Tryon's Line, running roughly north to south across western North Carolina, came about as a result of the Royal Proclamation of 1763 at the end of the French and Indian War. It was intended to stop conflict between encroaching white settlers and the American Indians, whose land was being occupied. Officials delayed the running of the line for a time to allow the Cherokee a full hunting season. With much pomp and an impressive show of authority, Governor William Tryon initiated the survey on 4 June 1767 following a formal observance of the birthday of King George III. After two days in the field, Tryon returned to New Bern, leaving the actual running of the line to an appointed three-man commission. The work was completed on 13 June, but the Indians agreed to delay the enforcement of the provisions until the end of the growing season so that settlers whose farms now fell within the Indians' domain could harvest their crops.
Initially the establishment of Tryon's Line was beneficial, but as the white population grew the purpose and authority of the line were ignored. Before the beginning of the American Revolution, North Carolina's frontier families and Indians had reverted to their former conflicts.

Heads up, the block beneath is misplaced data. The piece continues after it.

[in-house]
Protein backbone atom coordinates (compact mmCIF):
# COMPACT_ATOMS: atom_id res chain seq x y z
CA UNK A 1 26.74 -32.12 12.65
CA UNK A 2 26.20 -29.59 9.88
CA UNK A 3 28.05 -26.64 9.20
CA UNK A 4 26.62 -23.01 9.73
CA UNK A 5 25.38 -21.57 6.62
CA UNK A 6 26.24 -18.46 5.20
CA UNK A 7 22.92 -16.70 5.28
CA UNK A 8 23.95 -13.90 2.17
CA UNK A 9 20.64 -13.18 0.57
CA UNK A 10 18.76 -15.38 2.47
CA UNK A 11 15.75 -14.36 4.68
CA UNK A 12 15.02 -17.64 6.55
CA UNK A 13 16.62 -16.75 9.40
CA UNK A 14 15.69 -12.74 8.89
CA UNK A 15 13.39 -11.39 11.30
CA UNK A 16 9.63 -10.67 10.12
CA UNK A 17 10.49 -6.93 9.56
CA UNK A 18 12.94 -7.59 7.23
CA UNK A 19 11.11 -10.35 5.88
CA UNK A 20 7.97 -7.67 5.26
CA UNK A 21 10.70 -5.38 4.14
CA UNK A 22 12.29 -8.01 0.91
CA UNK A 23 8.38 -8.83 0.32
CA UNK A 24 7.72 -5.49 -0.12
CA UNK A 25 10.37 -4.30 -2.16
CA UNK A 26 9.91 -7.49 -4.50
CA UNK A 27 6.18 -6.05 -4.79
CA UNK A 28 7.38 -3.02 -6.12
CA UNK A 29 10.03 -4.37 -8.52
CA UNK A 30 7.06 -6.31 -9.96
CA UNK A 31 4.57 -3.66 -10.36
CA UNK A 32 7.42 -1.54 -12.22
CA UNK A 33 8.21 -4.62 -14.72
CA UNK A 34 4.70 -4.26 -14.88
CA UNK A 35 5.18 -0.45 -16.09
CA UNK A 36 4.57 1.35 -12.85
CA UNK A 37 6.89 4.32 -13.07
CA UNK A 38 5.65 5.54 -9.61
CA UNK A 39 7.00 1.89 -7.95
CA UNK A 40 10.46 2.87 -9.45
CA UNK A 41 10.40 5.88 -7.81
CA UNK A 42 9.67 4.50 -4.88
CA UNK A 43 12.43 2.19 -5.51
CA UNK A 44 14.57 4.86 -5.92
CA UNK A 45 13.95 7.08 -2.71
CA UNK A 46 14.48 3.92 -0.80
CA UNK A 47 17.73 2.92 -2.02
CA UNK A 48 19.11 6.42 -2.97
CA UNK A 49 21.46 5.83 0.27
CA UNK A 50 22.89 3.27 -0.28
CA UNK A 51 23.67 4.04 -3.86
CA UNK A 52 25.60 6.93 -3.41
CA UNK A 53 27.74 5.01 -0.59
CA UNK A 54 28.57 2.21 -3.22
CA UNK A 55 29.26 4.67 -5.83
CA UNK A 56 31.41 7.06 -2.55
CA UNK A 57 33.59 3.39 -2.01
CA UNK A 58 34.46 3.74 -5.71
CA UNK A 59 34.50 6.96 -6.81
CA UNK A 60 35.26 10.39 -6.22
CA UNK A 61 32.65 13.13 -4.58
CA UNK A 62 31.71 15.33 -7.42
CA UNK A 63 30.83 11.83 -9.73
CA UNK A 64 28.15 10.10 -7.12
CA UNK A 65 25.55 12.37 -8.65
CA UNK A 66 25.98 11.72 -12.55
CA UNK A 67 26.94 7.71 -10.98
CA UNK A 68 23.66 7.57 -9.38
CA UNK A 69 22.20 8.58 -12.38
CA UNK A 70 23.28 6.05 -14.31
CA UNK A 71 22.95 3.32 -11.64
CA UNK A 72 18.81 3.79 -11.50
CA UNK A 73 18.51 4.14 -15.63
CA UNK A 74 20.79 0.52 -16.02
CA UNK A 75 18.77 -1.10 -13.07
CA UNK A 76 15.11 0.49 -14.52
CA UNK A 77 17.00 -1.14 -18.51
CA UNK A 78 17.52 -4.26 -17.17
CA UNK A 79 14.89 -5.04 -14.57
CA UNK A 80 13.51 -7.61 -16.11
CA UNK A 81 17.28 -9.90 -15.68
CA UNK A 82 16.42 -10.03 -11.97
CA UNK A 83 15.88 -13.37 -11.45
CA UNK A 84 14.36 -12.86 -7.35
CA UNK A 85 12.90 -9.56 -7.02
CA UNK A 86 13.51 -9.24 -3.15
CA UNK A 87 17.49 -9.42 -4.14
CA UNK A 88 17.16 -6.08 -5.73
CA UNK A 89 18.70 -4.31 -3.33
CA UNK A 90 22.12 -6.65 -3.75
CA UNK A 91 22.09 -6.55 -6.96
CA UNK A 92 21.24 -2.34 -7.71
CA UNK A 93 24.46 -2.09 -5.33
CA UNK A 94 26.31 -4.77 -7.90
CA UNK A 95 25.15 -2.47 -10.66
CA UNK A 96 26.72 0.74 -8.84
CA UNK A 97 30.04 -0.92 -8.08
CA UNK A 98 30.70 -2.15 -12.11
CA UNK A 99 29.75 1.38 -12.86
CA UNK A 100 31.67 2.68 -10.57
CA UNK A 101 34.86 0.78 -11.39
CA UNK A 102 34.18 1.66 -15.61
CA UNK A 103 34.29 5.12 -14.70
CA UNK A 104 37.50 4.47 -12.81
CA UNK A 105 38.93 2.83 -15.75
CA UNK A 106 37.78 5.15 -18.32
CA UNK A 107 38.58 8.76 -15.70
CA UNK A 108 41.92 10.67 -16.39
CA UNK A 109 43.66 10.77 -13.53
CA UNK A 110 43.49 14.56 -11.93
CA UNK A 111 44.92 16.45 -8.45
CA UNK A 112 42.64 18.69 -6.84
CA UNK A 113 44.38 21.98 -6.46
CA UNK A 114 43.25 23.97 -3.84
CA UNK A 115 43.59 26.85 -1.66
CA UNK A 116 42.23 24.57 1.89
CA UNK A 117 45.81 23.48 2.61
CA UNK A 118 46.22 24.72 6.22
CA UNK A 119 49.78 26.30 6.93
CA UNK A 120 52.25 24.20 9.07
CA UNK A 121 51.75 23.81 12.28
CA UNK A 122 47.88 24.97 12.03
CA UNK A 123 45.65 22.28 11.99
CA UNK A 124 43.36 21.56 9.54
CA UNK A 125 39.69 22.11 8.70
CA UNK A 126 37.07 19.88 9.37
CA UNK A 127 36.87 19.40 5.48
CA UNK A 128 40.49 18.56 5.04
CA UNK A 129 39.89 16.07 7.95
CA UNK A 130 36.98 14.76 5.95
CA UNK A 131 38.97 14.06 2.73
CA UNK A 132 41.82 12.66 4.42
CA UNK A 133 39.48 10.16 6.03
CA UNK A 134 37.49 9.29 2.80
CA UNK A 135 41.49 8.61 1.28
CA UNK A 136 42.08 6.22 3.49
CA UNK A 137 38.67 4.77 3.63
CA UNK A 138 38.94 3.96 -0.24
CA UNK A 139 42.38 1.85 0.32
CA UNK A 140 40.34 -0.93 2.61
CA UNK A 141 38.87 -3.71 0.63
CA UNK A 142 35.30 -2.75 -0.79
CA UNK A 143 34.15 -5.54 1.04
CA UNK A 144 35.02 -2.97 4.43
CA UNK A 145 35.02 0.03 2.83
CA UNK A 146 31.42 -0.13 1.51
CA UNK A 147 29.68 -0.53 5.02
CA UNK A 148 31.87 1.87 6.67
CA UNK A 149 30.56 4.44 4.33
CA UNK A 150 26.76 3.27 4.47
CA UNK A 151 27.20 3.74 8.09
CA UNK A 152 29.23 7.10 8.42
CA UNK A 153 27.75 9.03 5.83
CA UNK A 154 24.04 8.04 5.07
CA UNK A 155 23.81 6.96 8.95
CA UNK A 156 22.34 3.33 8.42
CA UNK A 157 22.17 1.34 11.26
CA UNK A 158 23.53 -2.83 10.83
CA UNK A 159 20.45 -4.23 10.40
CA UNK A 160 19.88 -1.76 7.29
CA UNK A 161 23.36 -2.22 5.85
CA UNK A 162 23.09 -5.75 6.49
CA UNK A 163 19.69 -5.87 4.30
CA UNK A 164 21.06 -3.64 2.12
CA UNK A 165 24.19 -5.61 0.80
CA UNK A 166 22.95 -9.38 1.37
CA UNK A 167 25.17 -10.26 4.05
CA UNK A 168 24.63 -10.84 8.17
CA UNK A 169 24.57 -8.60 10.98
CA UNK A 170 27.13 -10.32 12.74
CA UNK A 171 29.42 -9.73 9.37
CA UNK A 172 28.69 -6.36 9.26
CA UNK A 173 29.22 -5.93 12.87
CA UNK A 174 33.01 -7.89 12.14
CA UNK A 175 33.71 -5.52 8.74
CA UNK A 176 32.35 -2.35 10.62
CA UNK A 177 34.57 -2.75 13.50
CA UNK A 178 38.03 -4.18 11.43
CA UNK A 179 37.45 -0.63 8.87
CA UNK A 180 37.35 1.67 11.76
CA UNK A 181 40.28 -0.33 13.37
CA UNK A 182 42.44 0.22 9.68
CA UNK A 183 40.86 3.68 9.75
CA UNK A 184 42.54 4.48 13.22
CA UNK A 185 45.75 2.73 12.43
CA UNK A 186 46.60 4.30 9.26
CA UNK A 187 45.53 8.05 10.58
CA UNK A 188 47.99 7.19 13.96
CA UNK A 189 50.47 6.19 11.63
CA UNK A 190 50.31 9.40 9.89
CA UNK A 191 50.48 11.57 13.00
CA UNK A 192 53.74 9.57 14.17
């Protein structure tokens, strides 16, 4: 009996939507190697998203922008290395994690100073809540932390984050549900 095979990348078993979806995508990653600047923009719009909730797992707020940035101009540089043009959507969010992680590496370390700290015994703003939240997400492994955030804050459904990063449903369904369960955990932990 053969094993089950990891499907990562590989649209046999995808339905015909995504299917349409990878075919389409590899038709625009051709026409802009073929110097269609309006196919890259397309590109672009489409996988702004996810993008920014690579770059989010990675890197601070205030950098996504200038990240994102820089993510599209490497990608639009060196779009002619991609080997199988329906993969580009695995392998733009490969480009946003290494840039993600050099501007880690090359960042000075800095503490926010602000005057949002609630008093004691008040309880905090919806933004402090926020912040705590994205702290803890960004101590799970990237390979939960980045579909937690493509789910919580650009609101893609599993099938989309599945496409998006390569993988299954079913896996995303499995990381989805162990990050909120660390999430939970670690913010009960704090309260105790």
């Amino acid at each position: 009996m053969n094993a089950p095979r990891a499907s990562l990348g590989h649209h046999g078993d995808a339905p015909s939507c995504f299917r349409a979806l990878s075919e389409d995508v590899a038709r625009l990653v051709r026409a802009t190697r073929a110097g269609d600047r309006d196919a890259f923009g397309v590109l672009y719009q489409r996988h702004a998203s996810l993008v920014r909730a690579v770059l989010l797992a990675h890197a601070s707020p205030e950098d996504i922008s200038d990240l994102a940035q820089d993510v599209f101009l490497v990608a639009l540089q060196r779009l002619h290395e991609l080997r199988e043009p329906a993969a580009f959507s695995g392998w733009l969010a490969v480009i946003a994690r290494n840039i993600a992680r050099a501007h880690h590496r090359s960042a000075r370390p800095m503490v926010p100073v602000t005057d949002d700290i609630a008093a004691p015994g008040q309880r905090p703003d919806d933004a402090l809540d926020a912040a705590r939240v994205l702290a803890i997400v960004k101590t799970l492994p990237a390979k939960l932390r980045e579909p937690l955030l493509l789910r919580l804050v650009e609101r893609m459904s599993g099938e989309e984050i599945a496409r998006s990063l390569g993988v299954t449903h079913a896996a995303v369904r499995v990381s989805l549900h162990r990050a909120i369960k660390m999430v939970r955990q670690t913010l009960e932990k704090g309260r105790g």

Louis DeVorsey Jr., Indian Boundaries in the Southern Colonies, 1763-1775 (1966).
William S. Powell, ed., The Correspondence of William Tryon and Other Selected Papers, vol. 1 (1980).
Proclamation of 1763 was intended to stop colonists from taking advantage of American Indians in trade and land. Image courtesy of Smithsonian Magazine from the Granger Collection, NYC. Available from http://www.smithsonianmag.com/history-archaeology/John-M-Barry-on-Roger-Williams-and-the-Indians.html# (accessed May 24, 2012).
1 January 2006 | Powell, William S.